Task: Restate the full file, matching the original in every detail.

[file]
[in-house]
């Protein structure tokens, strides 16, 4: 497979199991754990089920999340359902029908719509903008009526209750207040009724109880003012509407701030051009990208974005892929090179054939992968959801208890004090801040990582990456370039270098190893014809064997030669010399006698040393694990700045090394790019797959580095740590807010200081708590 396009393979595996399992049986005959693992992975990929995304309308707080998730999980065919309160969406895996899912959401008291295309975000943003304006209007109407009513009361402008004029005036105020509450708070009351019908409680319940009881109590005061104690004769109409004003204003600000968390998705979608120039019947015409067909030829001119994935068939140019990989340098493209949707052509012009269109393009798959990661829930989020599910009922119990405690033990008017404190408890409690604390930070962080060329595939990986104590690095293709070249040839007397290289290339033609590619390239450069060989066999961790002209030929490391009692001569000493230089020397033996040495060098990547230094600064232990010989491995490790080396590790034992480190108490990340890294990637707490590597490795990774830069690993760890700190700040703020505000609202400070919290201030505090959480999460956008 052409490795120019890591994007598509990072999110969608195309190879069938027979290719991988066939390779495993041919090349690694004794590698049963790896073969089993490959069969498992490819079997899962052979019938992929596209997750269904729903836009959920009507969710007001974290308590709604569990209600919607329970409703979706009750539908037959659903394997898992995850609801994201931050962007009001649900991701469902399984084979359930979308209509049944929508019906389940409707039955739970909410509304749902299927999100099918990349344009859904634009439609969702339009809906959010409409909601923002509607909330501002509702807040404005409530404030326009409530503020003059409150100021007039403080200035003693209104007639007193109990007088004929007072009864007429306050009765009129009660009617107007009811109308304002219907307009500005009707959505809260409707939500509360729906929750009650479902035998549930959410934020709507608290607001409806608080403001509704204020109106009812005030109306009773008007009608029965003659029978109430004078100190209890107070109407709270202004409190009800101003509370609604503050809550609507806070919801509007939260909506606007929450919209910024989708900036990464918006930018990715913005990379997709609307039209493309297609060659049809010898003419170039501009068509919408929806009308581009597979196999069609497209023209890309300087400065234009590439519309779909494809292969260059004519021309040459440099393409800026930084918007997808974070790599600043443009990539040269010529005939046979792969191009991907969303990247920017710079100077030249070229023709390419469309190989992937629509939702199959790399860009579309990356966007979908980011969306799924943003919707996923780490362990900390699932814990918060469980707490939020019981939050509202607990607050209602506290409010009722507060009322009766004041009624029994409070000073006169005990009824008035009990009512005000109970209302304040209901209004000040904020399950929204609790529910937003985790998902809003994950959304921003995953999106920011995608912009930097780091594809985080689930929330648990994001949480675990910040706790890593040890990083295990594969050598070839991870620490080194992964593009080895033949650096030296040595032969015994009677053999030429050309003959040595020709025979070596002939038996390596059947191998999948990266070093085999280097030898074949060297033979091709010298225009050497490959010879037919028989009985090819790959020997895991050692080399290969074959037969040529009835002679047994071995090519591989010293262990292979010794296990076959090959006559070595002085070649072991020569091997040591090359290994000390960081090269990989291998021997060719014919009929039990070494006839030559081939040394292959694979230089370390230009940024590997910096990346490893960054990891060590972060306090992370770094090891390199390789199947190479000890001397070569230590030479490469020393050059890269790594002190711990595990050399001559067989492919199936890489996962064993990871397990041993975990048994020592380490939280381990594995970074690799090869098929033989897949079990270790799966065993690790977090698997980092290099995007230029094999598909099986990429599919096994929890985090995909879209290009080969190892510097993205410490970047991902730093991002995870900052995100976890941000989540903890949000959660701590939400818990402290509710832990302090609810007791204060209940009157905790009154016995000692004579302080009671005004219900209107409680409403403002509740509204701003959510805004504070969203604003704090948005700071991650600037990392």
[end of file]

[in-house]
């Protein structure tokens, strides 16, 4: 497979199991754990089920999340359902029908719509903008009526209750207040009724109880003012509407701030051009990208974005892929090179054939992968959801208890004090801040990582990456370039270098190893014809064997030669010399006698040393694990700045090394790019797959580095740590807010200081708590 396009393979595996399992049986005959693992992975990929995304309308707080998730999980065919309160969406895996899912959401008291295309975000943003304006209007109407009513009361402008004029005036105020509450708070009351019908409680319940009881109590005061104690004769109409004003204003600000968390998705979608120039019947015409067909030829001119994935068939140019990989340098493209949707052509012009269109393009798959990661829930989020599910009922119990405690033990008017404190408890409690604390930070962080060329595939990986104590690095293709070249040839007397290289290339033609590619390239450069060989066999961790002209030929490391009692001569000493230089020397033996040495060098990547230094600064232990010989491995490790080396590790034992480190108490990340890294990637707490590597490795990774830069690993760890700190700040703020505000609202400070919290201030505090959480999460956008 052409490795120019890591994007598509990072999110969608195309190879069938027979290719991988066939390779495993041919090349690694004794590698049963790896073969089993490959069969498992490819079997899962052979019938992929596209997750269904729903836009959920009507969710007001974290308590709604569990209600919607329970409703979706009750539908037959659903394997898992995850609801994201931050962007009001649900991701469902399984084979359930979308209509049944929508019906389940409707039955739970909410509304749902299927999100099918990349344009859904634009439609969702339009809906959010409409909601923002509607909330501002509702807040404005409530404030326009409530503020003059409150100021007039403080200035003693209104007639007193109990007088004929007072009864007429306050009765009129009660009617107007009811109308304002219907307009500005009707959505809260409707939500509360729906929750009650479902035998549930959410934020709507608290607001409806608080403001509704204020109106009812005030109306009773008007009608029965003659029978109430004078100190209890107070109407709270202004409190009800101003509370609604503050809550609507806070919801509007939260909506606007929450919209910024989708900036990464918006930018990715913005990379997709609307039209493309297609060659049809010898003419170039501009068509919408929806009308581009597979196999069609497209023209890309300087400065234009590439519309779909494809292969260059004519021309040459440099393409800026930084918007997808974070790599600043443009990539040269010529005939046979792969191009991907969303990247920017710079100077030249070229023709390419469309190989992937629509939702199959790399860009579309990356966007979908980011969306799924943003919707996923780490362990900390699932814990918060469980707490939020019981939050509202607990607050209602506290409010009722507060009322009766004041009624029994409070000073006169005990009824008035009990009512005000109970209302304040209901209004000040904020399950929204609790529910937003985790998902809003994950959304921003995953999106920011995608912009930097780091594809985080689930929330648990994001949480675990910040706790890593040890990083295990594969050598070839991870620490080194992964593009080895033949650096030296040595032969015994009677053999030429050309003959040595020709025979070596002939038996390596059947191998999948990266070093085999280097030898074949060297033979091709010298225009050497490959010879037919028989009985090819790959020997895991050692080399290969074959037969040529009835002679047994071995090519591989010293262990292979010794296990076959090959006559070595002085070649072991020569091997040591090359290994000390960081090269990989291998021997060719014919009929039990070494006839030559081939040394292959694979230089370390230009940024590997910096990346490893960054990891060590972060306090992370770094090891390199390789199947190479000890001397070569230590030479490469020393050059890269790594002190711990595990050399001559067989492919199936890489996962064993990871397990041993975990048994020592380490939280381990594995970074690799090869098929033989897949079990270790799966065993690790977090698997980092290099995007230029094999598909099986990429599919096994929890985090995909879209290009080969190892510097993205410490970047991902730093991002995870900052995100976890941000989540903890949000959660701590939400818990402290509710832990302090609810007791204060209940009157905790009154016995000692004579302080009671005004219900209107409680409403403002509740509204701003959510805004504070969203604003704090948005700071991650600037990392």